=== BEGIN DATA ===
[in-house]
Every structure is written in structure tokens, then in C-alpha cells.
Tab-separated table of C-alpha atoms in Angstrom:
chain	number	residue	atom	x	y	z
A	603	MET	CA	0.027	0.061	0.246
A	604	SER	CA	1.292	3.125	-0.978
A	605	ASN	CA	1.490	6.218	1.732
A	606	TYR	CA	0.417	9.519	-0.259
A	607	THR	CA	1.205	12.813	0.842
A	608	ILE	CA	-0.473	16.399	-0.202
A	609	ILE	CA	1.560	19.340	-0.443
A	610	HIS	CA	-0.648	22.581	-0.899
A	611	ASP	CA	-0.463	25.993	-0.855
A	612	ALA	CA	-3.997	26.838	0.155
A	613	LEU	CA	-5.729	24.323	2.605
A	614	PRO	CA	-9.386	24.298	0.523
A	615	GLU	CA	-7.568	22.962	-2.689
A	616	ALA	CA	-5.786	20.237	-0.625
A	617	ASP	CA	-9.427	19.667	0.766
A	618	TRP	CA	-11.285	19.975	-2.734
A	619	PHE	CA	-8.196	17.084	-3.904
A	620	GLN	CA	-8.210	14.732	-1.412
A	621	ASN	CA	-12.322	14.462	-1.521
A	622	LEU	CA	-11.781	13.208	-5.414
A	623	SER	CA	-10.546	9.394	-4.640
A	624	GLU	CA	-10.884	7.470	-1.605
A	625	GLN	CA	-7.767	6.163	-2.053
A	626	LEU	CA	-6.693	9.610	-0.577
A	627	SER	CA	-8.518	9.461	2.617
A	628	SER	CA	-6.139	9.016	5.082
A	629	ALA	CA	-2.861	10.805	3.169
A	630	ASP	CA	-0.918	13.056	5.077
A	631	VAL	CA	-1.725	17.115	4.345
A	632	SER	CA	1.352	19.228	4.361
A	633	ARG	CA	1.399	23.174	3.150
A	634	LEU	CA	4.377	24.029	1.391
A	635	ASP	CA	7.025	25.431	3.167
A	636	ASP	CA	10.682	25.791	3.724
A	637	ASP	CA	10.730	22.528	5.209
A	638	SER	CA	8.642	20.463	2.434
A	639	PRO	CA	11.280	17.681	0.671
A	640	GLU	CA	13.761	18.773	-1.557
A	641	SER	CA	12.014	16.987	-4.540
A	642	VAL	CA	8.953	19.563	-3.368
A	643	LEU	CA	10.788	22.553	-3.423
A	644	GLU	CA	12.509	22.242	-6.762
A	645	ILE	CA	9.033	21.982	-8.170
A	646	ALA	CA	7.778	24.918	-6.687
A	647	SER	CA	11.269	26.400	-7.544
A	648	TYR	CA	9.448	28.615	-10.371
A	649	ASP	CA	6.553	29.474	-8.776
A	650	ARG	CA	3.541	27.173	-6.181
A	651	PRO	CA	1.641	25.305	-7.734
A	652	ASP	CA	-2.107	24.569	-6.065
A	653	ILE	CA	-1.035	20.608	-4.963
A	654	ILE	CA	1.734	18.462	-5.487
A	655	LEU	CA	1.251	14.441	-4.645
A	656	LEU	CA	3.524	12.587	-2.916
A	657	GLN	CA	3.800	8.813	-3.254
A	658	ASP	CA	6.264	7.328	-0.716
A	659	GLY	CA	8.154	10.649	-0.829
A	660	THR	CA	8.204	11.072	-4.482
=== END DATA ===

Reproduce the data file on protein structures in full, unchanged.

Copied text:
[in-house]
Every structure is written in structure tokens, then in C-alpha cells.
Tab-separated table of C-alpha atoms in Angstrom:
chain	number	residue	atom	x	y	z
A	603	MET	CA	0.027	0.061	0.246
A	604	SER	CA	1.292	3.125	-0.978
A	605	ASN	CA	1.490	6.218	1.732
A	606	TYR	CA	0.417	9.519	-0.259
A	607	THR	CA	1.205	12.813	0.842
A	608	ILE	CA	-0.473	16.399	-0.202
A	609	ILE	CA	1.560	19.340	-0.443
A	610	HIS	CA	-0.648	22.581	-0.899
A	611	ASP	CA	-0.463	25.993	-0.855
A	612	ALA	CA	-3.997	26.838	0.155
A	613	LEU	CA	-5.729	24.323	2.605
A	614	PRO	CA	-9.386	24.298	0.523
A	615	GLU	CA	-7.568	22.962	-2.689
A	616	ALA	CA	-5.786	20.237	-0.625
A	617	ASP	CA	-9.427	19.667	0.766
A	618	TRP	CA	-11.285	19.975	-2.734
A	619	PHE	CA	-8.196	17.084	-3.904
A	620	GLN	CA	-8.210	14.732	-1.412
A	621	ASN	CA	-12.322	14.462	-1.521
A	622	LEU	CA	-11.781	13.208	-5.414
A	623	SER	CA	-10.546	9.394	-4.640
A	624	GLU	CA	-10.884	7.470	-1.605
A	625	GLN	CA	-7.767	6.163	-2.053
A	626	LEU	CA	-6.693	9.610	-0.577
A	627	SER	CA	-8.518	9.461	2.617
A	628	SER	CA	-6.139	9.016	5.082
A	629	ALA	CA	-2.861	10.805	3.169
A	630	ASP	CA	-0.918	13.056	5.077
A	631	VAL	CA	-1.725	17.115	4.345
A	632	SER	CA	1.352	19.228	4.361
A	633	ARG	CA	1.399	23.174	3.150
A	634	LEU	CA	4.377	24.029	1.391
A	635	ASP	CA	7.025	25.431	3.167
A	636	ASP	CA	10.682	25.791	3.724
A	637	ASP	CA	10.730	22.528	5.209
A	638	SER	CA	8.642	20.463	2.434
A	639	PRO	CA	11.280	17.681	0.671
A	640	GLU	CA	13.761	18.773	-1.557
A	641	SER	CA	12.014	16.987	-4.540
A	642	VAL	CA	8.953	19.563	-3.368
A	643	LEU	CA	10.788	22.553	-3.423
A	644	GLU	CA	12.509	22.242	-6.762
A	645	ILE	CA	9.033	21.982	-8.170
A	646	ALA	CA	7.778	24.918	-6.687
A	647	SER	CA	11.269	26.400	-7.544
A	648	TYR	CA	9.448	28.615	-10.371
A	649	ASP	CA	6.553	29.474	-8.776
A	650	ARG	CA	3.541	27.173	-6.181
A	651	PRO	CA	1.641	25.305	-7.734
A	652	ASP	CA	-2.107	24.569	-6.065
A	653	ILE	CA	-1.035	20.608	-4.963
A	654	ILE	CA	1.734	18.462	-5.487
A	655	LEU	CA	1.251	14.441	-4.645
A	656	LEU	CA	3.524	12.587	-2.916
A	657	GLN	CA	3.800	8.813	-3.254
A	658	ASP	CA	6.264	7.328	-0.716
A	659	GLY	CA	8.154	10.649	-0.829
A	660	THR	CA	8.204	11.072	-4.482